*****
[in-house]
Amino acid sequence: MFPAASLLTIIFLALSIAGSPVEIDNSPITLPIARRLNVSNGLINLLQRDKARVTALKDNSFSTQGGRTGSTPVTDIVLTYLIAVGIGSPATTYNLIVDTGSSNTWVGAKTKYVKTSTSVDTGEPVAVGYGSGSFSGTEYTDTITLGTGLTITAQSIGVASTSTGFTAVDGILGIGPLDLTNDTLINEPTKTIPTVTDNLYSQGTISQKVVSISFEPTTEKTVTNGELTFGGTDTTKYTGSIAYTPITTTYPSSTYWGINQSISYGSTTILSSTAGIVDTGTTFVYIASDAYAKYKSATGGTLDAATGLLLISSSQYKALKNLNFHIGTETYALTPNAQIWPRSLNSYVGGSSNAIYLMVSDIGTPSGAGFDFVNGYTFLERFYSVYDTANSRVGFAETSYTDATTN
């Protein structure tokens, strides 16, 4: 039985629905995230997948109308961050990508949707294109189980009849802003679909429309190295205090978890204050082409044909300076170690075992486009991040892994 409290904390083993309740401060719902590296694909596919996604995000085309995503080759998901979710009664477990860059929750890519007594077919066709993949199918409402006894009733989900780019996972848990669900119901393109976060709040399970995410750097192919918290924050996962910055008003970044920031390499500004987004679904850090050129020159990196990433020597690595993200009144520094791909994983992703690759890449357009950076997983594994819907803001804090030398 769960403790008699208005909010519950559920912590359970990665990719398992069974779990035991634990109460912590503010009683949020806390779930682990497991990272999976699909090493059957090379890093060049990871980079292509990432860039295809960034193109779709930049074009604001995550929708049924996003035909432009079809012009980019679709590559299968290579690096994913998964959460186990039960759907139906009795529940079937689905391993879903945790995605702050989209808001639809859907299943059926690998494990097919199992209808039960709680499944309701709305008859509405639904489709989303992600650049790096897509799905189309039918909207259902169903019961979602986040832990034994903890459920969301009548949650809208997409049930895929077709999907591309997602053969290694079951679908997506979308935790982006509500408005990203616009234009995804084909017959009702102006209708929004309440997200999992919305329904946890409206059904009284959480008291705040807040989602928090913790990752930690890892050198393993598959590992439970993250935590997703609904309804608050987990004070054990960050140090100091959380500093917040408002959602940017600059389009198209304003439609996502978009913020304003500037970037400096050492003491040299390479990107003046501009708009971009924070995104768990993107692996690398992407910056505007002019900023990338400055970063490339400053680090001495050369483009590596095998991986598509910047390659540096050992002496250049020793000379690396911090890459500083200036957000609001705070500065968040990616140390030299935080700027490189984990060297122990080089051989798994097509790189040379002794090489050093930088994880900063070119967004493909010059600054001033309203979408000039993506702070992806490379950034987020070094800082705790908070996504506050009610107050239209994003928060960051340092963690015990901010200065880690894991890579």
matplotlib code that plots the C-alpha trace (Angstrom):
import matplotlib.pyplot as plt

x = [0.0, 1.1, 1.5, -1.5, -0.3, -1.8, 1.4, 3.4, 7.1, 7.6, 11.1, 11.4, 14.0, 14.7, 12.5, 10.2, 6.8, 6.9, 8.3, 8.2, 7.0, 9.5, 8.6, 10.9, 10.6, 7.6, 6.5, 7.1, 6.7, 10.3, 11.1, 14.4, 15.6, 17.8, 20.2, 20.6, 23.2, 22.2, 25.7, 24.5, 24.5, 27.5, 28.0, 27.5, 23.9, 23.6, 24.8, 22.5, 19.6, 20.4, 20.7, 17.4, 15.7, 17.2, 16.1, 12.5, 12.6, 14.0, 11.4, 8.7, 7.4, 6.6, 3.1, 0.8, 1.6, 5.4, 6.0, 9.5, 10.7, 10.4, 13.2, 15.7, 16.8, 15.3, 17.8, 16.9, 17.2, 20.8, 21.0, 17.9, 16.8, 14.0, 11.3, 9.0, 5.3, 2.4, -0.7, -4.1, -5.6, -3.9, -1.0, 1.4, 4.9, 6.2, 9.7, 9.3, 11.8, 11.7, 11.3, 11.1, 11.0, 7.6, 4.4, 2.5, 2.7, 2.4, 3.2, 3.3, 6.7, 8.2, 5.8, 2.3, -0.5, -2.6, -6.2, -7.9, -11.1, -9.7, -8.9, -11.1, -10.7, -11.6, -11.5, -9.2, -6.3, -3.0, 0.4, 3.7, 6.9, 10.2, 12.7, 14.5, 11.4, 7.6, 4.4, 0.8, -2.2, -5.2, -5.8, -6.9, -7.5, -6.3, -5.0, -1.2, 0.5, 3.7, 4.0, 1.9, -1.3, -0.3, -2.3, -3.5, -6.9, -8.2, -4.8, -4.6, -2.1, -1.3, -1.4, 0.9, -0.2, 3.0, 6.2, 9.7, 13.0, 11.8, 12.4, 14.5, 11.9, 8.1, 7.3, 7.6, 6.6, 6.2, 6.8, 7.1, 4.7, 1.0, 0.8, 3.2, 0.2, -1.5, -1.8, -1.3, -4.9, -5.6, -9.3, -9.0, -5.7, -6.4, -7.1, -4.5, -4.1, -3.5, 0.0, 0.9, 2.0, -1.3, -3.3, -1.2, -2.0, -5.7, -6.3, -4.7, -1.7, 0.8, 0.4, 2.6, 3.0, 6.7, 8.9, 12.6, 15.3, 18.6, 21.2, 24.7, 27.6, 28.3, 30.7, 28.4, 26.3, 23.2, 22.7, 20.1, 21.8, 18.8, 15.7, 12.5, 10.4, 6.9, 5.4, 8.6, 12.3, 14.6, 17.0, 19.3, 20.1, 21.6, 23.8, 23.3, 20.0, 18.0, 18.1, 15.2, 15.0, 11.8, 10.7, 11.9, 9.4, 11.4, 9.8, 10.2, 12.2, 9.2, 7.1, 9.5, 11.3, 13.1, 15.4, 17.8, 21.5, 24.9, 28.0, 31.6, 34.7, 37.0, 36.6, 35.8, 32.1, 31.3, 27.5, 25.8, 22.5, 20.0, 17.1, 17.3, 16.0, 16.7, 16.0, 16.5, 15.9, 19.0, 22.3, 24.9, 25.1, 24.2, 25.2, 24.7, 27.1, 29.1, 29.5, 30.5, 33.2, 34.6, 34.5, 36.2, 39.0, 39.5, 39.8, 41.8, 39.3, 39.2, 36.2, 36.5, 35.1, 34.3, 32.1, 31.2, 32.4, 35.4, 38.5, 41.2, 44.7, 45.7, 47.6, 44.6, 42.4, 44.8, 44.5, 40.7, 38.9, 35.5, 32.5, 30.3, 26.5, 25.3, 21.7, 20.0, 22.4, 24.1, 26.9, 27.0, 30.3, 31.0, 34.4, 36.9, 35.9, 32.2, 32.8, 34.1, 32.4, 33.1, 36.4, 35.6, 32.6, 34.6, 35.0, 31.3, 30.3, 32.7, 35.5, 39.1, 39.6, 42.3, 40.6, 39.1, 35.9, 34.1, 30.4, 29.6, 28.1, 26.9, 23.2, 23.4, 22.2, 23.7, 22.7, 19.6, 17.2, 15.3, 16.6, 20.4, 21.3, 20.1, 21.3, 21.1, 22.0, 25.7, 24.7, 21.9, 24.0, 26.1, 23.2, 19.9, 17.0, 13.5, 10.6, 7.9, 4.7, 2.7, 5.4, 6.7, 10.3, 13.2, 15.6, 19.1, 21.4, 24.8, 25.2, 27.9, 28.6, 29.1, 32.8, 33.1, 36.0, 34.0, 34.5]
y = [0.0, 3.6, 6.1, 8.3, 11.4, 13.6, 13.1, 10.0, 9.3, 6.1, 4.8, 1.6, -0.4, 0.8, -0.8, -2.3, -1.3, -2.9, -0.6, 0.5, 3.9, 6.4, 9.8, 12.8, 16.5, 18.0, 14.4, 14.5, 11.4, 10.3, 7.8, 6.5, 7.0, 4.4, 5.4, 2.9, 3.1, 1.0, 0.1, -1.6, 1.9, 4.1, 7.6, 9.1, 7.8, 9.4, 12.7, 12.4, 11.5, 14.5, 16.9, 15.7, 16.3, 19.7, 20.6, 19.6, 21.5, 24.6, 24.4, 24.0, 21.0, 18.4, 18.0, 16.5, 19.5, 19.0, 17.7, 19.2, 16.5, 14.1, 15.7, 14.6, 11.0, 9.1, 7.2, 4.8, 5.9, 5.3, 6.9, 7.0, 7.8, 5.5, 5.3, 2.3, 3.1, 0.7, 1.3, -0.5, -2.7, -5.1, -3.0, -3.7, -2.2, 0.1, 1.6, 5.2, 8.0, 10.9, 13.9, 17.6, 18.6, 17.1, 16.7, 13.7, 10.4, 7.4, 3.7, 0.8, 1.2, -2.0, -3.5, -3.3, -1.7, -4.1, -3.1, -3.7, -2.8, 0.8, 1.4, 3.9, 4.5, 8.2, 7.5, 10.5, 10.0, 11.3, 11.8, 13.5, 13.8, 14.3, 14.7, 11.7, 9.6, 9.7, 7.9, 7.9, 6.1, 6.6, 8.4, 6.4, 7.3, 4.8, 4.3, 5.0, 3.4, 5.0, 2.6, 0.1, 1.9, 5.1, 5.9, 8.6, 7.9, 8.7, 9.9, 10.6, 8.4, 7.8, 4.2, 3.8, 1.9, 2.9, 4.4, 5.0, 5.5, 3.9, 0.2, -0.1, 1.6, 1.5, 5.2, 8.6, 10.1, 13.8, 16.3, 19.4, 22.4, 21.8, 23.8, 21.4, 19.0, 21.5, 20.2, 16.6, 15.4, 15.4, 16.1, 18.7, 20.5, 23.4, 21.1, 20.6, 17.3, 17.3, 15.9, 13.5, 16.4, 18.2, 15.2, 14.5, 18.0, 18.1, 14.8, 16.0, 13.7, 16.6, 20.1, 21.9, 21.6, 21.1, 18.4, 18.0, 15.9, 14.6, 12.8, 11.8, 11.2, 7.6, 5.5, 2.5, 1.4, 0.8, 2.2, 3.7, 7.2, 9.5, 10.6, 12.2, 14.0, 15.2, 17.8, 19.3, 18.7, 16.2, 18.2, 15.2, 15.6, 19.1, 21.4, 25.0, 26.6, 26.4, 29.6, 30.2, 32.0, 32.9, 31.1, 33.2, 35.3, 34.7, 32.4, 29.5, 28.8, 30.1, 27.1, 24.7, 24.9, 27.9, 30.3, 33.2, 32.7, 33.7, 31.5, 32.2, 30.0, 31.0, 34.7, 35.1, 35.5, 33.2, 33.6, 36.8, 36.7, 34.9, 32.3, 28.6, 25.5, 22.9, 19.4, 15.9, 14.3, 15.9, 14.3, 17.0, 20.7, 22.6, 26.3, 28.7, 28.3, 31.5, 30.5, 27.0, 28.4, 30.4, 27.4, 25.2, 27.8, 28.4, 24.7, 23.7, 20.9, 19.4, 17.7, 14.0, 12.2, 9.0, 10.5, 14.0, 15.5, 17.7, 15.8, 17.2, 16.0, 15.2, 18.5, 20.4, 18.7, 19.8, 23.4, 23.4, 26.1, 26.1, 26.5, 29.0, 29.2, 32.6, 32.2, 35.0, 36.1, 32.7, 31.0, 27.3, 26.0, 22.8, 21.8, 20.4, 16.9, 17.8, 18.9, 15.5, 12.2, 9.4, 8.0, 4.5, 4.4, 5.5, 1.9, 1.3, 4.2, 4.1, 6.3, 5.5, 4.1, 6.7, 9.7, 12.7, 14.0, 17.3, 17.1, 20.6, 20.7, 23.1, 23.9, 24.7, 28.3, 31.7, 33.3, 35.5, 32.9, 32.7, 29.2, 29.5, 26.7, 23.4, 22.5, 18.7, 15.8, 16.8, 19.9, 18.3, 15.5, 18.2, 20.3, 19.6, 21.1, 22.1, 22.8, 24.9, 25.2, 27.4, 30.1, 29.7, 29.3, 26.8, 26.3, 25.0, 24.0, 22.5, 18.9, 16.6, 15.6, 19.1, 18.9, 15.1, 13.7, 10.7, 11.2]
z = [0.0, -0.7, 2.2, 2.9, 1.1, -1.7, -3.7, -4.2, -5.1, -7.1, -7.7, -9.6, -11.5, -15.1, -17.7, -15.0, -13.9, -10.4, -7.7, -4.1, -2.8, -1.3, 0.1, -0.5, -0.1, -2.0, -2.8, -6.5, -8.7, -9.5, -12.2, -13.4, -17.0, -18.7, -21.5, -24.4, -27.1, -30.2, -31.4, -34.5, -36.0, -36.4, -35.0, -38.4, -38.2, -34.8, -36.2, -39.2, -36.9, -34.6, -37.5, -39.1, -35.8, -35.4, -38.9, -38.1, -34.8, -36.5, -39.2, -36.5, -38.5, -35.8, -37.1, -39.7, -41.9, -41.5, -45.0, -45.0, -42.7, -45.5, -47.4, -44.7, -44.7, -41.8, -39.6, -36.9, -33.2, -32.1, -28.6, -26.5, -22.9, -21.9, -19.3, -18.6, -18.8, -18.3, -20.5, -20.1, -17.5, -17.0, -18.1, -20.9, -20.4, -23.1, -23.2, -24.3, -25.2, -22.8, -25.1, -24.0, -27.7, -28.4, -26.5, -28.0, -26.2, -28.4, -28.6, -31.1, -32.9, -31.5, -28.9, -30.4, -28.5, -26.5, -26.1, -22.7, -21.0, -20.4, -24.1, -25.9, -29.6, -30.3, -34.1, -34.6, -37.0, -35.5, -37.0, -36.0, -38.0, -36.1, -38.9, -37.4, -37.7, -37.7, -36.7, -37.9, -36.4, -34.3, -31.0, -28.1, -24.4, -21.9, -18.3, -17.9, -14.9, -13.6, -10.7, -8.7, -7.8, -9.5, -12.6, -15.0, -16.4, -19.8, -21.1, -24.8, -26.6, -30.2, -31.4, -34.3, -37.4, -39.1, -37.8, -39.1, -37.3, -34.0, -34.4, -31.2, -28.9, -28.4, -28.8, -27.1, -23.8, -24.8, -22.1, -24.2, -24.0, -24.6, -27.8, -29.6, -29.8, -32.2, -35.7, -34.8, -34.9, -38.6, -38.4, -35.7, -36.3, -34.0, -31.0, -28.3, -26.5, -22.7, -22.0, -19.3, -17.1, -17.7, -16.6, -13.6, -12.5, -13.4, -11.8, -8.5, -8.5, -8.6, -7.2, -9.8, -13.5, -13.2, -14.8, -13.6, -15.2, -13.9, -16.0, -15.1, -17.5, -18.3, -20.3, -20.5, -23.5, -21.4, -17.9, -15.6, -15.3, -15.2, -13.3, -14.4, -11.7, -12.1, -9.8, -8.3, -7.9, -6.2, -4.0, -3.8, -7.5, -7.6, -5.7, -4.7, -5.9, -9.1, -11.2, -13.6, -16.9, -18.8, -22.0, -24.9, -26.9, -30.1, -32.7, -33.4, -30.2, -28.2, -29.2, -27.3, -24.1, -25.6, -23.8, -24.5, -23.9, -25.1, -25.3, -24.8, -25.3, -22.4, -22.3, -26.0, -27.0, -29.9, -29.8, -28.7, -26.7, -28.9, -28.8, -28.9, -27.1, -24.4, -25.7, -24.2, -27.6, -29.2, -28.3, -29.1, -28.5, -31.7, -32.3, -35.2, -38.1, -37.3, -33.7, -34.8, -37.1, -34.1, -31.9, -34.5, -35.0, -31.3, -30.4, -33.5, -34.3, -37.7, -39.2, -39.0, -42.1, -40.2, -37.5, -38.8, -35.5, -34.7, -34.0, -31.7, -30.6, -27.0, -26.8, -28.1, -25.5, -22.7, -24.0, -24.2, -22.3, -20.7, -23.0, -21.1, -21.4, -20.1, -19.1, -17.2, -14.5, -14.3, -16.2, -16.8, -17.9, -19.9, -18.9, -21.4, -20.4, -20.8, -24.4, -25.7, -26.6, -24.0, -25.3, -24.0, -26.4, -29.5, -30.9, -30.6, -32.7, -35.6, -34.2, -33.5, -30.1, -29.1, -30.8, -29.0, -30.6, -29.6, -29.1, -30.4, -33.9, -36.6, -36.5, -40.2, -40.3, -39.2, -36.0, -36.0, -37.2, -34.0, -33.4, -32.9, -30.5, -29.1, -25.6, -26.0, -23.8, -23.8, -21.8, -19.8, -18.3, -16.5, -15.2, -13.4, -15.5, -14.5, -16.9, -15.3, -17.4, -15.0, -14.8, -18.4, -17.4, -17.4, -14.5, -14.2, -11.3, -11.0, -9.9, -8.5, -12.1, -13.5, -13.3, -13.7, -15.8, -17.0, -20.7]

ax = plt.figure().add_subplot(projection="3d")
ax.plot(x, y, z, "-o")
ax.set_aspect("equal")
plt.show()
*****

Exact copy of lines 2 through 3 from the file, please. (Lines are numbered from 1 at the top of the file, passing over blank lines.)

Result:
Amino acid sequence: MFPAASLLTIIFLALSIAGSPVEIDNSPITLPIARRLNVSNGLINLLQRDKARVTALKDNSFSTQGGRTGSTPVTDIVLTYLIAVGIGSPATTYNLIVDTGSSNTWVGAKTKYVKTSTSVDTGEPVAVGYGSGSFSGTEYTDTITLGTGLTITAQSIGVASTSTGFTAVDGILGIGPLDLTNDTLINEPTKTIPTVTDNLYSQGTISQKVVSISFEPTTEKTVTNGELTFGGTDTTKYTGSIAYTPITTTYPSSTYWGINQSISYGSTTILSSTAGIVDTGTTFVYIASDAYAKYKSATGGTLDAATGLLLISSSQYKALKNLNFHIGTETYALTPNAQIWPRSLNSYVGGSSNAIYLMVSDIGTPSGAGFDFVNGYTFLERFYSVYDTANSRVGFAETSYTDATTN
């Protein structure tokens, strides 16, 4: 039985629905995230997948109308961050990508949707294109189980009849802003679909429309190295205090978890204050082409044909300076170690075992486009991040892994 409290904390083993309740401060719902590296694909596919996604995000085309995503080759998901979710009664477990860059929750890519007594077919066709993949199918409402006894009733989900780019996972848990669900119901393109976060709040399970995410750097192919918290924050996962910055008003970044920031390499500004987004679904850090050129020159990196990433020597690595993200009144520094791909994983992703690759890449357009950076997983594994819907803001804090030398 769960403790008699208005909010519950559920912590359970990665990719398992069974779990035991634990109460912590503010009683949020806390779930682990497991990272999976699909090493059957090379890093060049990871980079292509990432860039295809960034193109779709930049074009604001995550929708049924996003035909432009079809012009980019679709590559299968290579690096994913998964959460186990039960759907139906009795529940079937689905391993879903945790995605702050989209808001639809859907299943059926690998494990097919199992209808039960709680499944309701709305008859509405639904489709989303992600650049790096897509799905189309039918909207259902169903019961979602986040832990034994903890459920969301009548949650809208997409049930895929077709999907591309997602053969290694079951679908997506979308935790982006509500408005990203616009234009995804084909017959009702102006209708929004309440997200999992919305329904946890409206059904009284959480008291705040807040989602928090913790990752930690890892050198393993598959590992439970993250935590997703609904309804608050987990004070054990960050140090100091959380500093917040408002959602940017600059389009198209304003439609996502978009913020304003500037970037400096050492003491040299390479990107003046501009708009971009924070995104768990993107692996690398992407910056505007002019900023990338400055970063490339400053680090001495050369483009590596095998991986598509910047390659540096050992002496250049020793000379690396911090890459500083200036957000609001705070500065968040990616140390030299935080700027490189984990060297122990080089051989798994097509790189040379002794090489050093930088994880900063070119967004493909010059600054001033309203979408000039993506702070992806490379950034987020070094800082705790908070996504506050009610107050239209994003928060960051340092963690015990901010200065880690894991890579």